private placeHolderService: PlaceHolderService
    ){}

    ngOnInit(){
        // this pretty much starts the whole app.
        // in production, we get the ApiUrl out of the window, because
        // it is set as a variable in a <script> tag.  Otherwise these
        // things come out of our environment
        let environmentData: IEnvironment = Object.assign({}, environment);
        if (environmentData.production){
            environmentData.ApiUrl = this.windowService.window().ApiUrl;
        }

        // configService.getConfig() will call the login endpoint and get the API Token.
        // This is actually stored in the Redux store, but rather than subscribing
        // to the config portion of the Redux store, I had the configService also return a
        // promise that returns the configuration.  I do this simply to make the connection
        // between that first API call and the subsequent initialization steps more obvious.
        this.configService.getConfig(environmentData).then((config) => {
            this.ruleModelService.fetchRuleModels(config);
            this.fieldService.fetchFields(config);
            this.placeHolderService.fetchPlaceHolders(config);
        });
    }
};

store/config/config.service.ts

import { Headers, Http } from '@angular/http';
import { Injectable } from '@angular/core';
import { NgRedux } from '@angular-redux/store';
import { IConfig } from './i-config';
import { IEnvironment } from './i-environment';
import { IState } from '../i-state';
import { SET_CONFIG } from '../actions';

import 'rxjs/add/operator/toPromise';

@Injectable()
export class ConfigService {
    constructor(
        private ngRedux: NgRedux<IState>,
        private http: Http
    ) { }

    getConfig(environment: IEnvironment): Promise<IConfig> {
        let ApiUrl = environment.ApiUrl;

        // initialize an HTTP request to get the user's login credentials
        let headers = new Headers({
            'Content-Type':     'application/json'
        });

        // our API key is actually fetched via an HTTP request that relies on cookie-based auth.
        // This isn't ideal, but it is a temporary hack that helps with logins as we transfer back and
        // forth between the PHP-driven system and the angular driven system.  It will go away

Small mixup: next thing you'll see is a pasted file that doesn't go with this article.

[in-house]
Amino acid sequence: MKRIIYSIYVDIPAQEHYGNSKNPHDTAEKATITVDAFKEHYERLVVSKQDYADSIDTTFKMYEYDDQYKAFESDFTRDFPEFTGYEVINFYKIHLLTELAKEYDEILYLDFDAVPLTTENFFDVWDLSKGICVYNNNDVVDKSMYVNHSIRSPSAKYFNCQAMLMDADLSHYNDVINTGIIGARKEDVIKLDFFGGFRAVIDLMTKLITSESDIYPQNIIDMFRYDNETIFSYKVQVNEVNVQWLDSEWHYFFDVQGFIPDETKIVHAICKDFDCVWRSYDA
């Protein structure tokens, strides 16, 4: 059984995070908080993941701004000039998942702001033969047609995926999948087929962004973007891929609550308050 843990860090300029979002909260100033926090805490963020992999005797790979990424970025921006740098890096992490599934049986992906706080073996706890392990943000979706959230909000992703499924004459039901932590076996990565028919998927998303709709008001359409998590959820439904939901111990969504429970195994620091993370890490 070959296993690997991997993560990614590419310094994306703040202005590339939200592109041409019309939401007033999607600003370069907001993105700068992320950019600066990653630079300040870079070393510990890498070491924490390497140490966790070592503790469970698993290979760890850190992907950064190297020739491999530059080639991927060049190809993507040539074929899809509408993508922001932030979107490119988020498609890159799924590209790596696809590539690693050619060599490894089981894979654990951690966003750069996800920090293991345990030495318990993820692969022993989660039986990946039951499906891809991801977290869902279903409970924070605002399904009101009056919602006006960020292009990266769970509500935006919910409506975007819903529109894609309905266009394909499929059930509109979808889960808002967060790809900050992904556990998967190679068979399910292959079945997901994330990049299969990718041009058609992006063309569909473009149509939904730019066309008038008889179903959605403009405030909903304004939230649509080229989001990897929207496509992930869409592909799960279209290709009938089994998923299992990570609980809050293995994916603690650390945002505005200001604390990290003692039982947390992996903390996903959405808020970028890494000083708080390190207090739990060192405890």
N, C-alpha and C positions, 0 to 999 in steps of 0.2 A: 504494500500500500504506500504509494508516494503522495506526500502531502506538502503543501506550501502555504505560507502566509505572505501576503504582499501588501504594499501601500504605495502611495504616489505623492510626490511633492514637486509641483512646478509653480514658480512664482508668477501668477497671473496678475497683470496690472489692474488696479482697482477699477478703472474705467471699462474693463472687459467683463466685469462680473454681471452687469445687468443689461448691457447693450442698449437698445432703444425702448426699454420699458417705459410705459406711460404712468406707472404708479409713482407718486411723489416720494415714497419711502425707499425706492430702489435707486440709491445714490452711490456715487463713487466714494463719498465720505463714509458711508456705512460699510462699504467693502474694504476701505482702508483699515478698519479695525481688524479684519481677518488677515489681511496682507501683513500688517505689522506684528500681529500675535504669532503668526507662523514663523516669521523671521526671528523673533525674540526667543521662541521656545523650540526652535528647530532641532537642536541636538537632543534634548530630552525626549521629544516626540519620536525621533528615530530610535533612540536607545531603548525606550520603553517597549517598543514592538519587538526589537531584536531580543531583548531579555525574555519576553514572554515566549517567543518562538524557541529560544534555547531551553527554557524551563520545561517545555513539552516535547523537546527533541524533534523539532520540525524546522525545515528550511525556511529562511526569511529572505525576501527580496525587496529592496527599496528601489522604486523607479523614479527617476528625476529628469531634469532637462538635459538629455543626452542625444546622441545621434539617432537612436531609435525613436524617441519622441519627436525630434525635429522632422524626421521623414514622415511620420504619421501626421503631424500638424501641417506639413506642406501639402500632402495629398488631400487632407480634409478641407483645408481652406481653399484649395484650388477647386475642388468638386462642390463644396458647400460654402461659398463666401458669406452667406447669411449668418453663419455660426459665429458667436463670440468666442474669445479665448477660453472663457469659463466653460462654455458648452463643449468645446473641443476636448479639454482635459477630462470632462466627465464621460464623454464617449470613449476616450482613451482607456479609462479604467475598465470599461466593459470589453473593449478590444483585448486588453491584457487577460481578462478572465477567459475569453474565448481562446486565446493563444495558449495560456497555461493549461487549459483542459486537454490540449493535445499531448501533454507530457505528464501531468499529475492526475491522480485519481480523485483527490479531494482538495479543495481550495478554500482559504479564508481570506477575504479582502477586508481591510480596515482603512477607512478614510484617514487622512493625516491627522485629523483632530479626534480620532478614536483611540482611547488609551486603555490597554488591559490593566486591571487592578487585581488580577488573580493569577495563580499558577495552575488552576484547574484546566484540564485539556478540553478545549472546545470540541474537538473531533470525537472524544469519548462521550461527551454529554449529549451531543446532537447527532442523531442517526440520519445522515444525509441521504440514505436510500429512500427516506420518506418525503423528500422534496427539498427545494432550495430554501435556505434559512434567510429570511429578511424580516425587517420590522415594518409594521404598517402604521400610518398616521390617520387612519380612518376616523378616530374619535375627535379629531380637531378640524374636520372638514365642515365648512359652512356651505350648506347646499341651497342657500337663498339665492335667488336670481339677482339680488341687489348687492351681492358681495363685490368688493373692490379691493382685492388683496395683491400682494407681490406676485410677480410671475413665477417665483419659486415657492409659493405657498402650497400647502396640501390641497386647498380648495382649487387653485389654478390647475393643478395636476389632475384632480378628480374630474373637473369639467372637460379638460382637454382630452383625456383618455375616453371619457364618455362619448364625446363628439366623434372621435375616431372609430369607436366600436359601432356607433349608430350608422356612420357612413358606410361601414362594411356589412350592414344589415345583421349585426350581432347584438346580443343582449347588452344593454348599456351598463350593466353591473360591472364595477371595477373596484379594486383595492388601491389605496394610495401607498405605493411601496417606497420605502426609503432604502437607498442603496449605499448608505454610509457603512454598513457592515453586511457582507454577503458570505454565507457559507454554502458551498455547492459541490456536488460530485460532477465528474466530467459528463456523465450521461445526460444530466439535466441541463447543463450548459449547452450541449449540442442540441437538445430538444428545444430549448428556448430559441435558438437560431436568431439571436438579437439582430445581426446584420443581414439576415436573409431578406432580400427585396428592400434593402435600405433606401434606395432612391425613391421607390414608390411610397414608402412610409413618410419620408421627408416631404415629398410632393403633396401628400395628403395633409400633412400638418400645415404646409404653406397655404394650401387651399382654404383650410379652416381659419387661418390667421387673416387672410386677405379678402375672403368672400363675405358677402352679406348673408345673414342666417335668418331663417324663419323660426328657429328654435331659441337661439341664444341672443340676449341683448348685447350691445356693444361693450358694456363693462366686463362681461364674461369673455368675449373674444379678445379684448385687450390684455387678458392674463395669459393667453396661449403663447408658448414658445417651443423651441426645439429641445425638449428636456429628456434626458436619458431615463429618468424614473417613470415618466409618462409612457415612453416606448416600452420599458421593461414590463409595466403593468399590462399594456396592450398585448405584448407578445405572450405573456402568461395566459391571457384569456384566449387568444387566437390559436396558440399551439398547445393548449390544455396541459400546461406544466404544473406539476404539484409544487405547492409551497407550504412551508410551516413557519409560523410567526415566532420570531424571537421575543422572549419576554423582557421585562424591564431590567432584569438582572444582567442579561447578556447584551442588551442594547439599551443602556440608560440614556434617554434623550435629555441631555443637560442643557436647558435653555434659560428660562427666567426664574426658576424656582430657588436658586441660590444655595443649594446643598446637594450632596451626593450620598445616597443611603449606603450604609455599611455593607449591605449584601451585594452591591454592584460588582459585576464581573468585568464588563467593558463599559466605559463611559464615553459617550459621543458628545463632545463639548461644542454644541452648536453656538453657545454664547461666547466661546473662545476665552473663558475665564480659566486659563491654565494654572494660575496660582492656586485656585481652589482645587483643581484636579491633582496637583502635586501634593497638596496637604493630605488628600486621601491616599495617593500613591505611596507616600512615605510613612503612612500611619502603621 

// once we switch fully to a split back and front end, and it shouldn't introduce any
        // actual security risks.
        return new Promise<IConfig>( ( resolve: Function, reject: Function ): void => {
            // In the development environment these details are set in our environment
            if ( !environment.production ) {
                let config: IConfig = {
                    ApiUrl,
                    RuleId: null,
                    ApiKey: environment.ApiKey,
                    MembershipId: environment.MembershipId
                };

                // update the redux store and resolve our promise
                this.setConfig( config );
                resolve( config );
                return;
            }

            this.http
                .post( `${ApiUrl}?route=login`, '', { headers: headers } )
                .toPromise()
                .then( ( response ) => {

                    let auth = response.json().data;

                    // get the data we care about out of the results
                    let config: IConfig = {
                        ApiUrl,
                        RuleId: null,
                        ApiKey: auth.ApiKey,
                        MembershipId: auth.MembershipId,
                    };

                    // update the redux store and resolve our promise
                    this.setConfig( config );
                    resolve( config );
                } )
                .catch( ( error ) => {
                    reject( error )
                } );
        } );
    }

    setConfig( config: IConfig ) {
        this.ngRedux.dispatch<any>( { type: SET_CONFIG, config } );
    }
}

store/place-holder/place-holder.service.ts